15 April 2018, Amritapuri – Vishu celebrations
The Vishu celebration was carried out with great enthusiasm all around the ashram. There were separate Vishukkani* arranged in the Kalari, near Amma’s house, and on the stage of the bhajan’s hall. Along with Vishukkani, saplings and plant seeds were also kept on the altar. Each devotee who came for darshan received a packet of seeds along with the typical Prasad. Devotees also received blessed saplings, along with a rupee coin, which serves as a Vishukkai neettam** on the holiday.
Prior to Darshan, Amma sang a set of Krishna bhajans, and addressed the audience, saying: “Like the cheerful blooms of the golden April laburnums (Konna), Vishu is a celebration that fills our hearts with joy. Vishu is a symbol of prosperity and abundance. Vishu brings us the message of an ancient agrarian culture that existed in harmony with nature. Over and above that, Vishu also brings us the message of devotion, surrender to God, and equal vision.
“We start the Vishu day thinking of God. The message here is that every day should begin with the remembrance of God. When we begin a day with a positive thought its motivation remains with us throughout the day. This is why the image of God should reflect internally in our mental mirror as the first thought of the day. Keeping a mirror as part of the Vishu kani symbolizes our effort to look within and wipe away the blemishes from our mind. Awakening the remembrance of God within is also to clean our mind of its impurities.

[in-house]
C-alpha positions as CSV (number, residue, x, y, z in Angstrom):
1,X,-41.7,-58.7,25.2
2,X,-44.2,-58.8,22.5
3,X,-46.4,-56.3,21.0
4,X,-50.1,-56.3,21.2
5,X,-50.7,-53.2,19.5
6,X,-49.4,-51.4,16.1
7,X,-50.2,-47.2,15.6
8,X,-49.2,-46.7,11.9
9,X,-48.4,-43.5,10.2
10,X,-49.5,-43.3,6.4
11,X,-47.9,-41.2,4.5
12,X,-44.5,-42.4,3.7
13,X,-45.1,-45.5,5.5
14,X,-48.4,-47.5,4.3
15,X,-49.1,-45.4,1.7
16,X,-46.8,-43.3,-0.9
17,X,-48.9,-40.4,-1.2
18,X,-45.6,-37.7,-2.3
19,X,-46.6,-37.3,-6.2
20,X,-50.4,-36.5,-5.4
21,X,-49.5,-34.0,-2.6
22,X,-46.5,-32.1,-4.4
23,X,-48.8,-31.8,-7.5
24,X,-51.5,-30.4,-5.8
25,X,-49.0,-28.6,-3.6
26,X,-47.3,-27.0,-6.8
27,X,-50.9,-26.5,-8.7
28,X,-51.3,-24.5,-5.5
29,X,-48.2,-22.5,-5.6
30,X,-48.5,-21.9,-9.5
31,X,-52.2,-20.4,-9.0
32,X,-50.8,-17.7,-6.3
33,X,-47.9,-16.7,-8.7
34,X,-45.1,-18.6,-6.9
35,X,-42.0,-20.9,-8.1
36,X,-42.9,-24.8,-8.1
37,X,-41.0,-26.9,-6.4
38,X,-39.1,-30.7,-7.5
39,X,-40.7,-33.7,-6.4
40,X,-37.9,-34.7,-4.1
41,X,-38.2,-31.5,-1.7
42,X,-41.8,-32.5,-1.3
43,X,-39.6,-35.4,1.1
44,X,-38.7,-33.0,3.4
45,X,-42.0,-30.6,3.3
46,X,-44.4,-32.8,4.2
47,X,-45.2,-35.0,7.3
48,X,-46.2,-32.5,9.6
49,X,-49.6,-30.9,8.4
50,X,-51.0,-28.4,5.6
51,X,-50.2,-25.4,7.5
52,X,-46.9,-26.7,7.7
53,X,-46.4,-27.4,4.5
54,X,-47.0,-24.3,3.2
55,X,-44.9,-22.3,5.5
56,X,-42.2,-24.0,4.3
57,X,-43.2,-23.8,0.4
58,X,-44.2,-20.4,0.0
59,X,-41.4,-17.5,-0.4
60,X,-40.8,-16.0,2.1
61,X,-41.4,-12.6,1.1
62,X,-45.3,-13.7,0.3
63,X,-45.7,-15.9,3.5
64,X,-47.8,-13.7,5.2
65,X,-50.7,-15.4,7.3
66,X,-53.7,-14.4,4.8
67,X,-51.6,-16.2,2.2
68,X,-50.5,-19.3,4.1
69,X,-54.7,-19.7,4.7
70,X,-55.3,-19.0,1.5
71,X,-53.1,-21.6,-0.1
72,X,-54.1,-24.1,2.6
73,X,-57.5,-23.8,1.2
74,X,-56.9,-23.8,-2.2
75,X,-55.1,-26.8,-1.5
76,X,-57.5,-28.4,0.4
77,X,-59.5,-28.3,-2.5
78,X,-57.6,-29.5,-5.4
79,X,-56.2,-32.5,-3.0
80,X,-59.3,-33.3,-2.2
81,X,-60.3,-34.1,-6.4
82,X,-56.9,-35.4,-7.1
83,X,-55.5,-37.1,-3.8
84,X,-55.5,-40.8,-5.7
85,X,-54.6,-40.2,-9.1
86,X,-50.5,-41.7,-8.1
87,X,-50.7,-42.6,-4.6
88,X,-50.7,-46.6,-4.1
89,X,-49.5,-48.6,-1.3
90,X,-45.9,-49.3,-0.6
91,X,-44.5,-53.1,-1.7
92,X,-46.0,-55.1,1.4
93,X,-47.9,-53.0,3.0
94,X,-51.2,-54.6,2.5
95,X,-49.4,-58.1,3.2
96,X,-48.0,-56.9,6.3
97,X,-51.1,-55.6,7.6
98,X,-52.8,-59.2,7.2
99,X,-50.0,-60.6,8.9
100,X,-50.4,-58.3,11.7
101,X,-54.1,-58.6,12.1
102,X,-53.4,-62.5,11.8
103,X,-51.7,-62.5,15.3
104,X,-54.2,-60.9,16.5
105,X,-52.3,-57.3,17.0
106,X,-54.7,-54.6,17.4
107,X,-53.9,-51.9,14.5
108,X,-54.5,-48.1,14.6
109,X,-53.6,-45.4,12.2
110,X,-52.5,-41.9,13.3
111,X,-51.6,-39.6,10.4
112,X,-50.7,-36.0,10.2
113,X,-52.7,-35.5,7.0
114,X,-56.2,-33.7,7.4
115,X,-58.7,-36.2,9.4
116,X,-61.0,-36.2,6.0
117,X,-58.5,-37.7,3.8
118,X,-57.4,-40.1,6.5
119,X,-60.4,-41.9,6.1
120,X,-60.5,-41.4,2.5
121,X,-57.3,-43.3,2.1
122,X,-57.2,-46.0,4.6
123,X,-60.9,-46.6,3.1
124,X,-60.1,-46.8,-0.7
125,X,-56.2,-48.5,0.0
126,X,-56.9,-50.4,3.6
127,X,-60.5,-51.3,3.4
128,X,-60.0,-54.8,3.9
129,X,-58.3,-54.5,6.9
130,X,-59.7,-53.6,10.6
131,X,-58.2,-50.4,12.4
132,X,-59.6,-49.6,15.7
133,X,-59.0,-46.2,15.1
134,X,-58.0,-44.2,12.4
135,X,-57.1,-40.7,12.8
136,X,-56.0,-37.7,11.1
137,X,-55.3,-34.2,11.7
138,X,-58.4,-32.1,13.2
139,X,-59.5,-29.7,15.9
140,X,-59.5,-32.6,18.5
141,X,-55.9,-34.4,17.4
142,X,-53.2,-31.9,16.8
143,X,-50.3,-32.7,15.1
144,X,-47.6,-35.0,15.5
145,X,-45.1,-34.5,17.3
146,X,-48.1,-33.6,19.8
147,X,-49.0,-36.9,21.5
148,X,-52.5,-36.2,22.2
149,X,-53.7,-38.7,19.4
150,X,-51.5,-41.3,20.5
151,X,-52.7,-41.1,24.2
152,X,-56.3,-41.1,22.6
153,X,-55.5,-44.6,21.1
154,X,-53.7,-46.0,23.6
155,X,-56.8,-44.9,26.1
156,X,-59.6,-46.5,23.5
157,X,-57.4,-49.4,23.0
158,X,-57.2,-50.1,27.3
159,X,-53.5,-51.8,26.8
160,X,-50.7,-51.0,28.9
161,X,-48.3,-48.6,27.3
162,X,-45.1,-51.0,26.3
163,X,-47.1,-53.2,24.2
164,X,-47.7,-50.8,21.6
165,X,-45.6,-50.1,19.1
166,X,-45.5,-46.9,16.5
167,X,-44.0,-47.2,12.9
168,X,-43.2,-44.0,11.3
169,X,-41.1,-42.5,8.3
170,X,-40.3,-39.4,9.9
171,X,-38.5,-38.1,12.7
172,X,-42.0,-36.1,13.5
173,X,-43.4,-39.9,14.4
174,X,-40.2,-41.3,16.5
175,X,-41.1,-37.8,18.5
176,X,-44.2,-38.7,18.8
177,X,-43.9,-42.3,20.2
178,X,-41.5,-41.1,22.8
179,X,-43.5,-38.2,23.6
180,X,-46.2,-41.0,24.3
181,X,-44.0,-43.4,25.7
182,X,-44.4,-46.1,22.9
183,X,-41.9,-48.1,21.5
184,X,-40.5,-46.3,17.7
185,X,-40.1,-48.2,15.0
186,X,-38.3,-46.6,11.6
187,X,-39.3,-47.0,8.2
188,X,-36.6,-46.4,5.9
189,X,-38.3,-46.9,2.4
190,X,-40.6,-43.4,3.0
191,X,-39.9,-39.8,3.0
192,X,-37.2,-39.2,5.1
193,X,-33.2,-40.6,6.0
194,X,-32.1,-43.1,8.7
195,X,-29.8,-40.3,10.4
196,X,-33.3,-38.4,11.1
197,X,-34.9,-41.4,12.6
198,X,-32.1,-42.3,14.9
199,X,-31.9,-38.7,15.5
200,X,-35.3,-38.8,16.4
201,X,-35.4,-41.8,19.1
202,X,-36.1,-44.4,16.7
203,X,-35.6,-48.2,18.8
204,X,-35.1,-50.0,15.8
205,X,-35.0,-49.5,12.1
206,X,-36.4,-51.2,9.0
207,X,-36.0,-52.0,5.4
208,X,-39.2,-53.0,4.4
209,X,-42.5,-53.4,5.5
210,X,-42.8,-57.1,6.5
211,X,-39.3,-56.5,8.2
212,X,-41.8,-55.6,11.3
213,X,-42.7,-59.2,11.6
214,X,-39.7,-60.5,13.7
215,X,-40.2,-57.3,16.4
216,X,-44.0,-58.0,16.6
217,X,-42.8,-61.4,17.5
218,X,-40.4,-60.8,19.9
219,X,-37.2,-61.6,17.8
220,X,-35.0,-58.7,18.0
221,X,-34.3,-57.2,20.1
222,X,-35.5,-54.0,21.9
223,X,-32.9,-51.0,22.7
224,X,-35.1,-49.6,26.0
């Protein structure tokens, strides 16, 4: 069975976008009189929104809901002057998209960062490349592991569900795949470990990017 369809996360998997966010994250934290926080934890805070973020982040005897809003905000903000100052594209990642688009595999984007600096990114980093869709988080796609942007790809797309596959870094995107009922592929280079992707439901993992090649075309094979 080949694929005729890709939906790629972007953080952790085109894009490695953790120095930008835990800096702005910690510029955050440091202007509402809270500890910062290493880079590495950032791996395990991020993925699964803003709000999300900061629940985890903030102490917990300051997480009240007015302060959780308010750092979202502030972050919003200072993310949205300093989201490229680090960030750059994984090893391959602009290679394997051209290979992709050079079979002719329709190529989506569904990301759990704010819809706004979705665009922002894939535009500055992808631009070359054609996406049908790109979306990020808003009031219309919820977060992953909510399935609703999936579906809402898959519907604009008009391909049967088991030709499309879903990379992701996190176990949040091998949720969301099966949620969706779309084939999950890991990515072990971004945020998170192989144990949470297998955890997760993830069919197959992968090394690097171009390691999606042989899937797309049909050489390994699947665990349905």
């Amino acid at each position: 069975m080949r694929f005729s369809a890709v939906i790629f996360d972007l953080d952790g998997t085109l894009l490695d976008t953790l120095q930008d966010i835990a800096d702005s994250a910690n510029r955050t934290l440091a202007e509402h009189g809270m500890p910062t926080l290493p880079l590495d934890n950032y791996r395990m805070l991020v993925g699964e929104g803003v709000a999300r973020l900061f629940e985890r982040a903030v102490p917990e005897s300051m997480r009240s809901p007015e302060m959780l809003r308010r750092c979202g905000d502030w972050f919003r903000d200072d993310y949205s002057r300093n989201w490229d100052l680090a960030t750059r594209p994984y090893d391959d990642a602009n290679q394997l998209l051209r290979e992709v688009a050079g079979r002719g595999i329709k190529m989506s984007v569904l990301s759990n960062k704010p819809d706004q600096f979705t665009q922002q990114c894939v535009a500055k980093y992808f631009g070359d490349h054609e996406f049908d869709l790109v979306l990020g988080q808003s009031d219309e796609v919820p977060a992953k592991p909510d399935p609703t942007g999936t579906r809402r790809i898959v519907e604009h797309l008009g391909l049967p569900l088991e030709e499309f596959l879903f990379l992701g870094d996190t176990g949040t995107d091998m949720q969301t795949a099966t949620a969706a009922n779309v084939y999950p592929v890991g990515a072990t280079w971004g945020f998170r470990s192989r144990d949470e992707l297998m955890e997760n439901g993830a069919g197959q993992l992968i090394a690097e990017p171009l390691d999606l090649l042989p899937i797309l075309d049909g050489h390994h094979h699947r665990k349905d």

“If God-remembrance does not awaken internally, it may be good to practice this externally by waking up to see the image of God or our Guru with our physical eyes every morning. Then take a resolve to maintain that remembrance in our daily actions. Pray that we gain a mind that does not harm anyone with our thought, word, or sight.”
Devotees were also served a feast replete with payasam. Ashram residents presented tabla performances and dance programs as part of the celebrations.
* Vishukkani – meaning that which is seen first on the day of Vishu. The altar is arranged with a statute Lord Krishna along with the yellow Cucumber, Mangoes, Jackfruits, all available vegetables, halved coconuts with oil lamp inside, and ‘Konna’ flowers. A starched ironed cloth made into a hand fan, kept inside ‘Kindi’, is decorated with gold ornaments, and a mirror is also kept in the front of as part of the arrangements. All these are kept in a ‘uruli’ (a brass vessel) which is filled with polished rice.
** Vishukkai neettam – the elders in the family have to gift all the younger members with money, usually in the form of newly minted coins. Here Amma has introduced a sapling along with it, encouraging the younger generations to care for nature, calling it – Vishuthai neettam.